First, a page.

George Carlin said: “Capitalism tries for a delicate balance: It attempts to work things out so that everyone gets just enough stuff to keep them from getting violent and trying to take other people’s stuff.”
Made in Britain, written by Ella Carmen Greenhill discusses this important and very current situation seen through the eyes of a young adult, Danny who is coming to terms with the rules of the world around him ever since his father’s suicide. It explores the incongruities of prices, it makes you look at how ridiculously cheap it is to kill yourself slowly with beer and paracetamol and how basic and truly essential goods are more expensive.
Danny and Nina are the two seemingly distant characters that sit in a simple yet unusual set, with their feet in a small pool of murky water, and share with us the ordinary and the special details of their lives and of themselves. It is impossible not to relate in some way to their reports of courage and fear, ambition and conformity, the wanting to be liked, the hope and disappointment. Their words are filled with humanity and that is something extremely well achieved in the writing of Greenhill and in the delivery of James Rallison and Sarah Bryan. Not only do you relate with what they tell you, you can visualize it and you laugh, because it is inevitable to laugh at some of our shared quirky behaviours and instincts. You don’t just laugh though.
Watching this play, one can’t help but feel the injustice of the world around oneself. And that is a tough feeling because, like Danny, we feel there is nothing reasonable we can do to get our voices heard. In that sense I felt Danny’s story more strongly related to the outside world whereas Nina’s story is set in a much more personal realm. However, they both speak of fathers, how the father has been abandoned and how the father has abandoned – reflecting on the lack of caring that comes either from your country or from your own father. They seek revenge or a coming to terms with the reality of things wondering if there is a point in fighting before inevitably accepting.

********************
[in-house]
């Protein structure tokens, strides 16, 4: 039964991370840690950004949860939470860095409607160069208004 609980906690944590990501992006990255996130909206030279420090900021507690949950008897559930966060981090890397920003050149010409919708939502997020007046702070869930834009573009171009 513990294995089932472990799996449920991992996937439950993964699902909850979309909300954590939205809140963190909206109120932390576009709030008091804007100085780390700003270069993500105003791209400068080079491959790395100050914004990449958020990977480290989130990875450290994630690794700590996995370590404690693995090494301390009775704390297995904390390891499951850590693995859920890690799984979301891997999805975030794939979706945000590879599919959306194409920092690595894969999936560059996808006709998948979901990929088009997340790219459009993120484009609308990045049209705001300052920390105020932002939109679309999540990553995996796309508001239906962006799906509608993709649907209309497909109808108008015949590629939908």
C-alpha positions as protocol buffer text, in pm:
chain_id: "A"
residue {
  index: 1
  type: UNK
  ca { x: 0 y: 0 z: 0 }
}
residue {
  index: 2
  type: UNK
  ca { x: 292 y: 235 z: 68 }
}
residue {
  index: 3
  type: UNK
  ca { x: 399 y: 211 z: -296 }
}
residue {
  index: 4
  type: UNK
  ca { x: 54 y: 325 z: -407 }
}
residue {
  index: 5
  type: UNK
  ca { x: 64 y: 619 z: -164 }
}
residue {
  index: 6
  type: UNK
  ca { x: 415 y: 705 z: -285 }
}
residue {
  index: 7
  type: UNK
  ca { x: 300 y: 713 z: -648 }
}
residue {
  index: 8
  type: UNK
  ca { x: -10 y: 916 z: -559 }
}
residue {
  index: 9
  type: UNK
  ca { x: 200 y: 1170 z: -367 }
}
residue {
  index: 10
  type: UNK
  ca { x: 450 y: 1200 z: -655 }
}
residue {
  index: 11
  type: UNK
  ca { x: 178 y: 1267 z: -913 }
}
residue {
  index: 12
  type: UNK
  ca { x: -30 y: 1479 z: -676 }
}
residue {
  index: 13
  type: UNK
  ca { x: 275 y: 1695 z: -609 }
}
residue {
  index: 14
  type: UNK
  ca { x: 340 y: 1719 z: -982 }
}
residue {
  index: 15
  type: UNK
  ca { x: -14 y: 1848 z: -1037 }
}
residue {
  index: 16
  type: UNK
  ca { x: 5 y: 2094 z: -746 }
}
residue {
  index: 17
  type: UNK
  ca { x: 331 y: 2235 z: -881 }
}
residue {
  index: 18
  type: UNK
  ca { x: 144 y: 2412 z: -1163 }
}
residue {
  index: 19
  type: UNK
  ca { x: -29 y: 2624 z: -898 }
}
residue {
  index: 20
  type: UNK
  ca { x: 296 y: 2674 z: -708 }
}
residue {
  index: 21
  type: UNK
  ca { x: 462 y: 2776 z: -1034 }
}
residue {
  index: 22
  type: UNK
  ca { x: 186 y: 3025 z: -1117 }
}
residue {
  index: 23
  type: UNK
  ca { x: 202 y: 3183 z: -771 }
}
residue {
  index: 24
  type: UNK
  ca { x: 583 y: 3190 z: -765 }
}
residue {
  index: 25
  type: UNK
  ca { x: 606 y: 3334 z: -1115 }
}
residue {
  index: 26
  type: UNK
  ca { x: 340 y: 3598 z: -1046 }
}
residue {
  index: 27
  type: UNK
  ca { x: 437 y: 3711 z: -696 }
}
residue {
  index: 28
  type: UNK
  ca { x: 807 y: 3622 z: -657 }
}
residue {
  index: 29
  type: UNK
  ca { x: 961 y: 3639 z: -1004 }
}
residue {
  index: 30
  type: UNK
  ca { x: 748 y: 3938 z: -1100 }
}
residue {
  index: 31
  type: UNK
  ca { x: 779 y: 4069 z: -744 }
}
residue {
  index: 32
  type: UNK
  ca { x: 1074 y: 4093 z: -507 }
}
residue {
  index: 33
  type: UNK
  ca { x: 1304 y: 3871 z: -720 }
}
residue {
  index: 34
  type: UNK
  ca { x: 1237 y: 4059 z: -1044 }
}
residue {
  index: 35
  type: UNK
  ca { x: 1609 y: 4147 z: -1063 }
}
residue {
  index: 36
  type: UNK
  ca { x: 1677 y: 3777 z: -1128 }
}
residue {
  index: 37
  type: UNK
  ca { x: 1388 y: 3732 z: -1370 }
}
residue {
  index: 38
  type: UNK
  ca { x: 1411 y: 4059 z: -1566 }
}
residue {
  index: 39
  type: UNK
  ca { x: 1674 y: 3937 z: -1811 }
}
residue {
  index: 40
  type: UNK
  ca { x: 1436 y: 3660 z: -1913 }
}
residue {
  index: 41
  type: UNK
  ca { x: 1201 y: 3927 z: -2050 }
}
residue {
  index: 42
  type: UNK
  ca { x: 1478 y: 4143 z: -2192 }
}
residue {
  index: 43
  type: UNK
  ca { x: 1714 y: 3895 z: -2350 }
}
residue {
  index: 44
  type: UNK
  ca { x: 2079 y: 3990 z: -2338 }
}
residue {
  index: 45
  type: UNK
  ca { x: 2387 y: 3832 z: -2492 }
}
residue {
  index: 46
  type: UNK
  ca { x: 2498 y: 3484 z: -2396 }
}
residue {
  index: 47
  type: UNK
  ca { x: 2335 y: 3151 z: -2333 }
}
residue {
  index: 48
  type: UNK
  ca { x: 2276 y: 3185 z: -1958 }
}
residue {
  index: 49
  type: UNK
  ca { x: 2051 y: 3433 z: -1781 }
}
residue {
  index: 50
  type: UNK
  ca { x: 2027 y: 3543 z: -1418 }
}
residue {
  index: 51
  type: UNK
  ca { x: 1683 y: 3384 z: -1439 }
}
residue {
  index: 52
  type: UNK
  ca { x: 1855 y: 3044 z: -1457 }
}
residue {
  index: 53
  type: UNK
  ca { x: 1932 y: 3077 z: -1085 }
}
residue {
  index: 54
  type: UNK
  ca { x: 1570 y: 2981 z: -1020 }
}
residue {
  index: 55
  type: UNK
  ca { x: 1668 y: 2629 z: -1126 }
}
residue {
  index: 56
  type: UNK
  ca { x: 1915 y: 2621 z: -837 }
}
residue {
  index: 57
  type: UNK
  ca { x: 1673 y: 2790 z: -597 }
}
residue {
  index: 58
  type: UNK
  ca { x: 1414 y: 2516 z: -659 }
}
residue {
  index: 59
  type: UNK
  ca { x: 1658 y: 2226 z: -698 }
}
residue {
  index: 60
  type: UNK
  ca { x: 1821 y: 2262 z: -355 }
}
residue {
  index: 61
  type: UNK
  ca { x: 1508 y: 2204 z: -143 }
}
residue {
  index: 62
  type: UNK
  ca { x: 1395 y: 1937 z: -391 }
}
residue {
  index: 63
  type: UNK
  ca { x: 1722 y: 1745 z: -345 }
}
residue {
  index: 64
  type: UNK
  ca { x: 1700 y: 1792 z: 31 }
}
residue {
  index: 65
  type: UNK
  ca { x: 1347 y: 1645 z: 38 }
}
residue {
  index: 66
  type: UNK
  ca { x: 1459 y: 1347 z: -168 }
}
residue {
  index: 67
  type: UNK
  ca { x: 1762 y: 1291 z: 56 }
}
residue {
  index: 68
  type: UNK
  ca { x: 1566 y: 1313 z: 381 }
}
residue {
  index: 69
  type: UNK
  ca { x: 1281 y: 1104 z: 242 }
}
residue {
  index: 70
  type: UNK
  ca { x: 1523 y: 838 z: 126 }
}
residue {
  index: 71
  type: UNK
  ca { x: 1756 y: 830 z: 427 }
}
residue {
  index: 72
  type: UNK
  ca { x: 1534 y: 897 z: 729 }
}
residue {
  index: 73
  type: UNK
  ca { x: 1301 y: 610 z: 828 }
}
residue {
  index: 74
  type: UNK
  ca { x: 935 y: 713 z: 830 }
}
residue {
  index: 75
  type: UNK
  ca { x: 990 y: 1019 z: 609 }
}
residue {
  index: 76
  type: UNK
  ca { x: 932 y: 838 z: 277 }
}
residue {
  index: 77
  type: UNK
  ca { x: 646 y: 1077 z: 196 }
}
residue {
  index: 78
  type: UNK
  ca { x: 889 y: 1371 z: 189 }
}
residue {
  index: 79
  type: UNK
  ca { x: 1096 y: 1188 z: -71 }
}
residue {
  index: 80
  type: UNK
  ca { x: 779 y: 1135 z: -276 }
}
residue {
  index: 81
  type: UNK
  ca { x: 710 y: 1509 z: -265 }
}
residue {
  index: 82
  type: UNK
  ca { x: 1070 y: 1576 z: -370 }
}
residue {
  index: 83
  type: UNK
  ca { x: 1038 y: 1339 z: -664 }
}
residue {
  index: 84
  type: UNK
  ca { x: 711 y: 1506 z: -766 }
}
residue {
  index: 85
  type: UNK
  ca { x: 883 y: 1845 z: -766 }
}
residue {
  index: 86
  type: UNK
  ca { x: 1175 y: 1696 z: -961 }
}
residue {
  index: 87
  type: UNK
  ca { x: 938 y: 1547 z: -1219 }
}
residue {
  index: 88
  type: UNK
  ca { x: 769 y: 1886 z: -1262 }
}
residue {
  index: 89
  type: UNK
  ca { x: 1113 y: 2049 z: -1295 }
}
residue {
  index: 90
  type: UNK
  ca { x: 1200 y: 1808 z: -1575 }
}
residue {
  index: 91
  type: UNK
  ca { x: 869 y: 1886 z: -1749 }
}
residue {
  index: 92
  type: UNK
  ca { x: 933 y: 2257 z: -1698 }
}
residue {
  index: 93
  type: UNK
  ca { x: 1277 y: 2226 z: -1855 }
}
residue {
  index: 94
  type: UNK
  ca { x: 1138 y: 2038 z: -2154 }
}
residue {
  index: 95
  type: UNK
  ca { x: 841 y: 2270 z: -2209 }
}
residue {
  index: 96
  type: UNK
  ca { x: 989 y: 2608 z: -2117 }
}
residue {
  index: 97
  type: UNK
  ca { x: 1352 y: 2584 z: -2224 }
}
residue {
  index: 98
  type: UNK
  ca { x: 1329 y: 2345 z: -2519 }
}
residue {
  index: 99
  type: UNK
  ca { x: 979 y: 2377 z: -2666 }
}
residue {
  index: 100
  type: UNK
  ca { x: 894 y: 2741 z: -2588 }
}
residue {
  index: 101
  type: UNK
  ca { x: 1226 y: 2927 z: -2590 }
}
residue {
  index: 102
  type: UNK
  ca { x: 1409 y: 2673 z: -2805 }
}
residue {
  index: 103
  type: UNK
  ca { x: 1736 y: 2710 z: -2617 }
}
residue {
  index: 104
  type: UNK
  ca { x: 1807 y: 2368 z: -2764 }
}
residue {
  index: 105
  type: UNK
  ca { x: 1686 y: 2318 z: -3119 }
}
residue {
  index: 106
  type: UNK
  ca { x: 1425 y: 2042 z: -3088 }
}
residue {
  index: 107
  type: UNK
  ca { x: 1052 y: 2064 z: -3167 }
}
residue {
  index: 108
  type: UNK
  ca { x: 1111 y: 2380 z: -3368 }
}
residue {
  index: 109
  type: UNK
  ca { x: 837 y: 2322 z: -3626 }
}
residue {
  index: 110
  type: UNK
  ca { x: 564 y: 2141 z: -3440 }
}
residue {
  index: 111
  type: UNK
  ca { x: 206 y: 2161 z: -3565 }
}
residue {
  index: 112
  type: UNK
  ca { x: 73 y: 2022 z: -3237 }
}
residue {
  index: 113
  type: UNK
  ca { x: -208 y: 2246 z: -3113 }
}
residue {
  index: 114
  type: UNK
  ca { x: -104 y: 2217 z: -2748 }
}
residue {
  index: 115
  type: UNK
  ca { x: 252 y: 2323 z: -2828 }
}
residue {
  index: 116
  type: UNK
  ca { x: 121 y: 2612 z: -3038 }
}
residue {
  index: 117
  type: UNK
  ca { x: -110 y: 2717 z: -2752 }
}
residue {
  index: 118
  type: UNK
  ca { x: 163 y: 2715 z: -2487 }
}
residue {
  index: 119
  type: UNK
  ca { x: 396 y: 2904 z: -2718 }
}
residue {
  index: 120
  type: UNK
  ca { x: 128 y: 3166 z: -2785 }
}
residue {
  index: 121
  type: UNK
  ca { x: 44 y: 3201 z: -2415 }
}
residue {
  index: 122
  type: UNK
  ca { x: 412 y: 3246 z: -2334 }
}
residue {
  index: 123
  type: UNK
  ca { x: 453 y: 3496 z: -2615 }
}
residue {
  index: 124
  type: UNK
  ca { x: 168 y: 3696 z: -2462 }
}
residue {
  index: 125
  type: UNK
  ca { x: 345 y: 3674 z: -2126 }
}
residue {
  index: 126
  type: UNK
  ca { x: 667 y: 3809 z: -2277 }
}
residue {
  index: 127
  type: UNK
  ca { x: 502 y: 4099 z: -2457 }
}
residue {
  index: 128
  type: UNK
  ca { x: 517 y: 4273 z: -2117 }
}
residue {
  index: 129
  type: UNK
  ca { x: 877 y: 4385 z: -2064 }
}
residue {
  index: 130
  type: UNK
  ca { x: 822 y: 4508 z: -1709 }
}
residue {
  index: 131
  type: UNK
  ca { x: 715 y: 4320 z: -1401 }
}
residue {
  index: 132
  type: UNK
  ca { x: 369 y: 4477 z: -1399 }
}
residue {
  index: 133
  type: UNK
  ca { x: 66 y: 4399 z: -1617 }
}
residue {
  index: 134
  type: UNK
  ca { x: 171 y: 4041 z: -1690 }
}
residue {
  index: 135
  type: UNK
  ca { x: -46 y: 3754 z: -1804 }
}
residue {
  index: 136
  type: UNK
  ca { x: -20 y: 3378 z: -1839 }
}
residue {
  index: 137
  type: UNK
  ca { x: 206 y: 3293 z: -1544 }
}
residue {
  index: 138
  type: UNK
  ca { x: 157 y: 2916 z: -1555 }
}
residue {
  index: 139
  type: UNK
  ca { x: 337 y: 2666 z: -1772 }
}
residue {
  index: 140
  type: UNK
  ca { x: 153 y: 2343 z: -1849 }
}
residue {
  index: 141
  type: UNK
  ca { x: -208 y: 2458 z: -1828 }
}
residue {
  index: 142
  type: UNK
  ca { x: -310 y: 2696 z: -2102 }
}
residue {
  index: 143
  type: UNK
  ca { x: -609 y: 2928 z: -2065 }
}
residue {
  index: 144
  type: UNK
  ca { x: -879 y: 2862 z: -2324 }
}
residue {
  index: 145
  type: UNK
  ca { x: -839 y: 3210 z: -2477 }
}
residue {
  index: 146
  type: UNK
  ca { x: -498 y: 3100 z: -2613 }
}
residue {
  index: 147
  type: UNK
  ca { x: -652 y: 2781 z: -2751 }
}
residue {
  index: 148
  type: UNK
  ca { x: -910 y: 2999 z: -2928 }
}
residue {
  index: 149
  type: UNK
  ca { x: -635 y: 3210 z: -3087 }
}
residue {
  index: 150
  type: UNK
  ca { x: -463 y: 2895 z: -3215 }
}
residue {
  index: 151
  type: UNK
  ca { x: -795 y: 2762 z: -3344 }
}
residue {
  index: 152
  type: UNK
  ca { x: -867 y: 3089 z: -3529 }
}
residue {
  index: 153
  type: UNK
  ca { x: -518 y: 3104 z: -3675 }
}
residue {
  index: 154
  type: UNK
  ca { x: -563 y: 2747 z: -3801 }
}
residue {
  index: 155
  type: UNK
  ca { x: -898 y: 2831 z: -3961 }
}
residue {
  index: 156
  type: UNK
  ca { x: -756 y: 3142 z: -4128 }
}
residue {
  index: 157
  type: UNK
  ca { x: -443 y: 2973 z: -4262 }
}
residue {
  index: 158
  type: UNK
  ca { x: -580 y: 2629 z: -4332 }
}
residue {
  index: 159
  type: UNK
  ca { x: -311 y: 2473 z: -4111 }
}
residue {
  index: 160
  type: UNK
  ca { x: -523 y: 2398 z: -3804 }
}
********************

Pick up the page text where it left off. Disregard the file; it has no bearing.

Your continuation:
It is only in the end that these two characters meet at the point of disillusionment and form a brief connection. Unaware of each other’s circumstances they offer each other advice and debate perspectives. The consequences are surprising. Under the unpretentious and effective direction of Jonathan O’Boyle, this is a play that is worth seeing as it will remind you of the simplest things and it will make you look at how the choices of others, who don’t even know you, will greatly influence your sorrows, your joys and your life-changing decisions. 4/5
Review written by Sofia Moura.
Made in Britain is currently showing at the Old Red Lion Theatre until Sunday 11th January. For more information on the production, visit here…